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When air flows downhill from a high eleva-tion, its temperature is raised by adiabatic compression. Foehn winds are katabatic winds caused by adiabatic heating of air as it descends on the lee sides of mountains.

Foehn winds occur frequently in our western mountain states and in Europe in the late fall and winter. In Montana and Wyoming, the chinook is a well-known phenomenon; in southern Califor-nia, the Santa Ana is known particularly for its high-speed winds that easily exceed 50 knots. For the purpose of illustrating a Foehn wind, the Santa Ana is used.

The condition producing the Foehn wind is a high-pressure area with a strong pressure gradient situated near Salt Lake City, Utah. This gradient directs the wind flow into a valley leading to the town of Santa Ana near the coast of California. As the wind enters the valley, its flow is sharply restricted by the funneling effect of the mountain sides. This restriction causes the wind speed to in-crease, bringing about a drop in pressure in and near the valley. This pressure drop in and near a valley is caused by the Bernoulli effect. Generally speaking, when the Santa Ana blows through the Santa Ana Canyon, a similar wind simultaneously affects the entire southern California area. Thus, when meteorological con-ditions are favorable, this dry northeast wind blows through the many passes and canyons, over all the mountainous area, including the highest peaks, and quite often at exposed places along the entire coast from Santa Barbara to San Diego. Therefore, the term Santa Ana refers to the general condition of a dry northeast wind over southern California.

In the Rocky Mountain states, the onset of Foehn winds have accounted for temperature rises of 50F or more in only a few minutes. In southern California, the temperature, though less dramatically, also rises rapidly and is accom-panied by a rapid decrease in humidity (to 20 percent or less) and a strong shift and increase in wind speeds.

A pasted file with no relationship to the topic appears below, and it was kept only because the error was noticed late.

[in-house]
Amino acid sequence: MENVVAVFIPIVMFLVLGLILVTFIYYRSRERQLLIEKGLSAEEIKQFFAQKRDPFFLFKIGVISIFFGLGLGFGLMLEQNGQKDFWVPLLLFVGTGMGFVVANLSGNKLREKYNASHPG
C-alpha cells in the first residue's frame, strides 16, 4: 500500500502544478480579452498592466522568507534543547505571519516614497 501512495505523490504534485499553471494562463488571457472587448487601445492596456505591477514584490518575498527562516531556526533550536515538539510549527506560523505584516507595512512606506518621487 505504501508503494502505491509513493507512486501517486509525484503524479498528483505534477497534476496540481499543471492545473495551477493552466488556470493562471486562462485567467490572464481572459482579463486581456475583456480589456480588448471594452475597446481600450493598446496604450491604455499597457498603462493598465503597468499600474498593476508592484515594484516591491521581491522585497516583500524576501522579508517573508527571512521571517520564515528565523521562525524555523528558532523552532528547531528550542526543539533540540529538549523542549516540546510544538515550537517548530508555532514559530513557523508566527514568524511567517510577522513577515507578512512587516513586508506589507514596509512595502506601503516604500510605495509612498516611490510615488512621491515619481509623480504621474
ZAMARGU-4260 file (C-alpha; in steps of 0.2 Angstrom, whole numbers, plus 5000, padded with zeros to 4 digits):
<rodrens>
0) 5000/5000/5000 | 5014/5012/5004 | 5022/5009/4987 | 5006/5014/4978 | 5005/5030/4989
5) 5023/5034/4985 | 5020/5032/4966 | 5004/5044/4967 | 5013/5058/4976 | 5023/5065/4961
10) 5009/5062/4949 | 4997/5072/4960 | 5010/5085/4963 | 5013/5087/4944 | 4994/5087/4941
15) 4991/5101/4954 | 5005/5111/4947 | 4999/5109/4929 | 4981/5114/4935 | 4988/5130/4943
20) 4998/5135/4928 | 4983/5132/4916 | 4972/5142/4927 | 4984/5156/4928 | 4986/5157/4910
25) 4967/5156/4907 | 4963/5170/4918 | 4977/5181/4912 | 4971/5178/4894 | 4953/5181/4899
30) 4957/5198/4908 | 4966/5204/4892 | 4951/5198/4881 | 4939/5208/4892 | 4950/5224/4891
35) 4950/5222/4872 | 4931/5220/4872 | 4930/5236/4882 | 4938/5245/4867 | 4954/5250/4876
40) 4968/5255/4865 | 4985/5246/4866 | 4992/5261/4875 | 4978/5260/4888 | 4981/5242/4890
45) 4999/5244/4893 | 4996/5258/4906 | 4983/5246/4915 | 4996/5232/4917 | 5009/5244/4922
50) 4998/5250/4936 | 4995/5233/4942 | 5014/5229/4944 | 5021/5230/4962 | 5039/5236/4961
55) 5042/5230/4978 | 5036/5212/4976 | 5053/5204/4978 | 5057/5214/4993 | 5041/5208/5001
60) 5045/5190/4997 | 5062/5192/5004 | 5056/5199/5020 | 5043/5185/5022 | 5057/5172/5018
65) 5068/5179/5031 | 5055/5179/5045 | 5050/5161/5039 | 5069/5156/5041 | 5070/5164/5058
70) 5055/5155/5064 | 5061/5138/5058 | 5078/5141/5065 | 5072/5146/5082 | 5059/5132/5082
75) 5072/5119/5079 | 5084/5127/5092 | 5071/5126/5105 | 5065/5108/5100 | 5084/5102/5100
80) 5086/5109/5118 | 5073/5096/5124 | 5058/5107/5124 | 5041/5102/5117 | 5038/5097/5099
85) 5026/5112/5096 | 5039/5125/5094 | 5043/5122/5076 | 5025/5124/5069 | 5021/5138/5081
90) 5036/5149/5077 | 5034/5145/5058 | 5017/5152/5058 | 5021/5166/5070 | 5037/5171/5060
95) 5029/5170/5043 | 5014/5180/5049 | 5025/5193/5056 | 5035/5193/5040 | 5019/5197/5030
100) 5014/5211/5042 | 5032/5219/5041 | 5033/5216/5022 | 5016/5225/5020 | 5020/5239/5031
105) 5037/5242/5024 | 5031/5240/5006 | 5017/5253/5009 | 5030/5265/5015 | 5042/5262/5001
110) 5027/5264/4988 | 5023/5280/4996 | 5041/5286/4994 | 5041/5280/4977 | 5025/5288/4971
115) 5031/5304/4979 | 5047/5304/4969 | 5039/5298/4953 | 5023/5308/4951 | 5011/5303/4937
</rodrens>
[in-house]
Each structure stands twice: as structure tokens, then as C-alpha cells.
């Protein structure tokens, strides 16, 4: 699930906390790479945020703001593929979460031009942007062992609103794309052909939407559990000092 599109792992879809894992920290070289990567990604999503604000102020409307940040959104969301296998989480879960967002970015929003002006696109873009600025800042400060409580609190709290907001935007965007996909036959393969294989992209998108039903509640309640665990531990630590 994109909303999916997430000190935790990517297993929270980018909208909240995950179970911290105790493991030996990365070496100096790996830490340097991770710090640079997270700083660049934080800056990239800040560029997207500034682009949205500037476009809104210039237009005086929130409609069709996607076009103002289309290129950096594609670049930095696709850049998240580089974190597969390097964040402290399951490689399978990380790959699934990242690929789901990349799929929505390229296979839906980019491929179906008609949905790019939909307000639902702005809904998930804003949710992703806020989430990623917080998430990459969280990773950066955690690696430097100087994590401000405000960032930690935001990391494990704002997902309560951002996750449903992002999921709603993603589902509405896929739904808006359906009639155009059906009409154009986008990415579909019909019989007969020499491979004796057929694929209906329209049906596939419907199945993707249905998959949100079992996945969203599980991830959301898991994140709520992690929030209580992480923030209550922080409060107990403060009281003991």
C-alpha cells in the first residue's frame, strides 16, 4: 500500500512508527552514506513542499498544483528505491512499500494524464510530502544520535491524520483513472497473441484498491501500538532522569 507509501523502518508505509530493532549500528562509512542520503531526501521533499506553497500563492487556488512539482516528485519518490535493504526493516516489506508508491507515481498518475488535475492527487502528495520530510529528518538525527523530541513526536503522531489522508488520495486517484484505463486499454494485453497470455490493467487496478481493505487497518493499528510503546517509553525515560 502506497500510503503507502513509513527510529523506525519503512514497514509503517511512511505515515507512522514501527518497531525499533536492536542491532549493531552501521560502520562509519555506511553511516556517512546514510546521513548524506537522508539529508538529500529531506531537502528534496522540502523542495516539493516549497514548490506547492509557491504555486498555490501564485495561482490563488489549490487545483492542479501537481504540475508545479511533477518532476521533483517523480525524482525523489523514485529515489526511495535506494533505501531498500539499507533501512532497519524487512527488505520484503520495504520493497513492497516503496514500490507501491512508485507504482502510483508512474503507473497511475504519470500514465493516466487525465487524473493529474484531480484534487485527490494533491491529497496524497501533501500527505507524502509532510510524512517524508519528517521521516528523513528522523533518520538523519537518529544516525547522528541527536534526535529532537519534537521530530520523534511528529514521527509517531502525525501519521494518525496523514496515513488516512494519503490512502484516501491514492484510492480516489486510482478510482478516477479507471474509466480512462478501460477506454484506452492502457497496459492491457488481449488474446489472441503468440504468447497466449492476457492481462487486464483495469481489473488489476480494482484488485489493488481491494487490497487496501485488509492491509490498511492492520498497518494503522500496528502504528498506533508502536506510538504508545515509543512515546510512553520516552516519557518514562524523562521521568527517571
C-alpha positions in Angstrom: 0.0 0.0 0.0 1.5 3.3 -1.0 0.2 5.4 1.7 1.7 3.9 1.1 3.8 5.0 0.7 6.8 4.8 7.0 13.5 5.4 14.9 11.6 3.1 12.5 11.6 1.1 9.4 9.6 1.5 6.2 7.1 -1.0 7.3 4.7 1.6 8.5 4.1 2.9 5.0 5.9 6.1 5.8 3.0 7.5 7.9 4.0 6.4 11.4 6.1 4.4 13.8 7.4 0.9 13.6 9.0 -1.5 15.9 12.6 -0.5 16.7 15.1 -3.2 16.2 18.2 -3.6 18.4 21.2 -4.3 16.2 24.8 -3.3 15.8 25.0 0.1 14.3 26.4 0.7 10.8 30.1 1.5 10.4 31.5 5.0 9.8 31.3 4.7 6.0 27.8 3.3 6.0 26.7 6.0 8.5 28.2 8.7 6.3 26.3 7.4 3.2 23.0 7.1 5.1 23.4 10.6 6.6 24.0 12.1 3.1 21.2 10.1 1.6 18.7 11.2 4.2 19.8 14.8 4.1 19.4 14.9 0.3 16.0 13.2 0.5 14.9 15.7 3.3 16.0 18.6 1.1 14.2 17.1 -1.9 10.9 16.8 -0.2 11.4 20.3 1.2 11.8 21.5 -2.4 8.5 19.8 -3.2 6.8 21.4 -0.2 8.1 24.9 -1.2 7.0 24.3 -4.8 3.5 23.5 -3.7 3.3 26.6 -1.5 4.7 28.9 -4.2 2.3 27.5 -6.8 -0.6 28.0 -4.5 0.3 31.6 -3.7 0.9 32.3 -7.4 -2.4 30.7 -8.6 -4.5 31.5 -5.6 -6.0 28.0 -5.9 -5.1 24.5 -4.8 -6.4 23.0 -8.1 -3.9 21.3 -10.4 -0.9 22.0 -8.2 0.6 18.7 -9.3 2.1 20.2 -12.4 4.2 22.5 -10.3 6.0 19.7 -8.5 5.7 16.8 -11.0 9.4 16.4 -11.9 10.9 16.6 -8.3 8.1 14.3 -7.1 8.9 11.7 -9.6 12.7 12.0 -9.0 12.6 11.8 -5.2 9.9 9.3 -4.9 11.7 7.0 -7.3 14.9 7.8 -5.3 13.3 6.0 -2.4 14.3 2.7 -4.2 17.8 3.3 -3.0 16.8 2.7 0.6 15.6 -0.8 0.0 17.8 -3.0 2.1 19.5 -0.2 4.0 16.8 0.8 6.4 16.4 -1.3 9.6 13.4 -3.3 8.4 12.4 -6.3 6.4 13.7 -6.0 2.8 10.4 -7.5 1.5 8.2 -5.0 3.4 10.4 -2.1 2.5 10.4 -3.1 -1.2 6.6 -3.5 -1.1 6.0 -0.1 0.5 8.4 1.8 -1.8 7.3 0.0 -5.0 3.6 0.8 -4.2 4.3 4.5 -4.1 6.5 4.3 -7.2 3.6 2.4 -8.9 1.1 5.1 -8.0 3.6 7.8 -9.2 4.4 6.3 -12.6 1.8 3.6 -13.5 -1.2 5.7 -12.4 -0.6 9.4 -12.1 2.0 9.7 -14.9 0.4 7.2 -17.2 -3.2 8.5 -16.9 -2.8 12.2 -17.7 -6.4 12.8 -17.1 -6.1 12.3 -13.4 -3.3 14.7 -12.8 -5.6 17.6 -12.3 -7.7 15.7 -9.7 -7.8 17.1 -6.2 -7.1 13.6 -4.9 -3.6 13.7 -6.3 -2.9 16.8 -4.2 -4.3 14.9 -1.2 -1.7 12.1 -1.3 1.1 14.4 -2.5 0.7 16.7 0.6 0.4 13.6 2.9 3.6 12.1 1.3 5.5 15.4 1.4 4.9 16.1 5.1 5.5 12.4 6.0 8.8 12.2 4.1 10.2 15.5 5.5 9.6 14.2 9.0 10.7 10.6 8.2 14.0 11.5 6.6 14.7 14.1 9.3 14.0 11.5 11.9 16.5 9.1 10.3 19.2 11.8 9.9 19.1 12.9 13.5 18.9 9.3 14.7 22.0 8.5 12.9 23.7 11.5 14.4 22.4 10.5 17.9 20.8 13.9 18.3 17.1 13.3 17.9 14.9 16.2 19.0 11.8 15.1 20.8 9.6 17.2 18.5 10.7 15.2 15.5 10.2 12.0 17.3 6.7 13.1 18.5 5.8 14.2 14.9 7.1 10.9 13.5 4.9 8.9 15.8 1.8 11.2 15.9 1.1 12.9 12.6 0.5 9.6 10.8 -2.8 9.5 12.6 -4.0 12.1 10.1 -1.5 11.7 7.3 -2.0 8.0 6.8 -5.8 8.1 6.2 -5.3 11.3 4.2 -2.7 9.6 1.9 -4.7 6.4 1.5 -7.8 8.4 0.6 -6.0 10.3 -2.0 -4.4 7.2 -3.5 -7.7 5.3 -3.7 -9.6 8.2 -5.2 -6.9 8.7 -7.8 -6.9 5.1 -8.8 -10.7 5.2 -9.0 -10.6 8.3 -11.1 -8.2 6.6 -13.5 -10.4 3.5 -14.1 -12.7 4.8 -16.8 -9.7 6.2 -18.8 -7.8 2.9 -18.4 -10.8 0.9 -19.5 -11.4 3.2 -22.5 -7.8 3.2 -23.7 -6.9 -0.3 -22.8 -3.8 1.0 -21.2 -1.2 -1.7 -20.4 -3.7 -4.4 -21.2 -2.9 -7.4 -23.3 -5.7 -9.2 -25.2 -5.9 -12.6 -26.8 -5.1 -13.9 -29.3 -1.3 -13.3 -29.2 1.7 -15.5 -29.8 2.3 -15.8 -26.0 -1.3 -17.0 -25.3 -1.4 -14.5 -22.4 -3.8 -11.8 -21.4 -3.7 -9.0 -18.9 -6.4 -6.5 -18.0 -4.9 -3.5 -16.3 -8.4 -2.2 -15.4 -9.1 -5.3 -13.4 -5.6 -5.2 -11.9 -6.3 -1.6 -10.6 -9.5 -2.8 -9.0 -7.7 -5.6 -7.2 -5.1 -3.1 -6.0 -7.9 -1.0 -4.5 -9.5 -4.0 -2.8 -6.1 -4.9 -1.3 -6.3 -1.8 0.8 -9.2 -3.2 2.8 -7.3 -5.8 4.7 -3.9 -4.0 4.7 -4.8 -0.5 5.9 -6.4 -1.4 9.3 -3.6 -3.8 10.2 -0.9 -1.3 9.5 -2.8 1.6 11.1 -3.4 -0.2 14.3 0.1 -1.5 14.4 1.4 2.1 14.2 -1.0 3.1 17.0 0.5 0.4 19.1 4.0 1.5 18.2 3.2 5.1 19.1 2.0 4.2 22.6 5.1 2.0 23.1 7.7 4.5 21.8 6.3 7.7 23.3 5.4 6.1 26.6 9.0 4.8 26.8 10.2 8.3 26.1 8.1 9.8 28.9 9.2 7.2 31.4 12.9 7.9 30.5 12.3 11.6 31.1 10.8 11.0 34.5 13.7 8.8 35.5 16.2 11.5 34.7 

Although these winds may on occasion reach destructive velocities, one beneficial aspect is that these winds quickly disperse the severe air pollutants that plague the Los Angeles Basin.


Now that you have some background infor-mation about atmospheric circulation, it is time for some practical application of what you have learned so far.

This practical exercise involves you and either your supervisor, the duty forecaster, or your chief. It is designed to help answer questions that you may have and give you a better understanding of atmospheric circulation.

Talk to your supervisor, duty forecaster, or chief and inform him of the requirements of the training exercise. Arrange a suitable time when both of you have about an hour of uninterrupted time to complete the exercise. During this prac-tical training session it is recommended that the following be discussed and performed:

1. Select a current surface weather analysis and identify all the high and low pressure centers and their central pressures.

2. Discuss the circulations associated with these centers. Discuss wind flow patterns which are not immediately evident as being associated with a high or low center. Normally these areas are near the edges of the chart.

3. Discuss the relationship between isobar spacing, friction caused by terrain differences, wind speed, and direction. Pay special attention to the differences in wind speed and cross isobar flow due to equal isobar spacing at various latitudes and over various terrains and ocean regions.

4. Identify cold core, warm core, and dynamic highs and lows. Have your supervisor, forecaster, or chief show you the vertical struc-ture of these systems on upper air charts.

5. Discuss any tertiary circulations that affect the weather at your ship or station.

This practical training exercise should be in-formal. Ask questions when in doubt or curious, and try to relate atmospheric circulation to your previous experience as an observer. The more you put into this and the forthcoming exercises, the more you will ultimately learn and understand.


Aerographers Mate 1 and C, NAVEDTRA 10362-B, Naval Education and Training Pro-gram Development Center, Pensacola, FL, 1974.

Aerographers Mate 3 and 2, NAVEDTRA 10363-E1, Naval Education and Training Pro-gram Development Center, Pensacola, FL, 1976.

Byers, Horace Robert, General Meteorology, Fourth Edition, NAVAIR 50-1B-515, McGraw-Hill Book Company, NY, 1974. 

Elementary Meteorology, NAVAIR 50-110R-7, McGraw-Hill Book Company, Inc., NY, 1942.

Forecasting For The Mid-Latitudes, NAVEDTRA 40502, Naval Education and Training Support Center, Pacific, 1978.

Glossary of Meteorology, American Meteoro-logical Society, Boston, MA, 1959.

Haurwitz, Bernhard and Austin, James, M., Climatology, NAVAIR 50-1B-529, McGraw-Hill Book Company, Inc., NY, 1944.

Trewartha, Glenn T. and Horn, Lyle H., An In-troduction To Climate, McGraw-Hill Book Company, NY, 1980.

The Use of the Skew T, Log P Diagram In Analysis and Forecasting, Department of the Air force, 1979.

Willett, Hurd C., Descriptive Meteorology, NAVAIR 50-1B-502, Academic Press, Inc., Publishers, NY, 1952.

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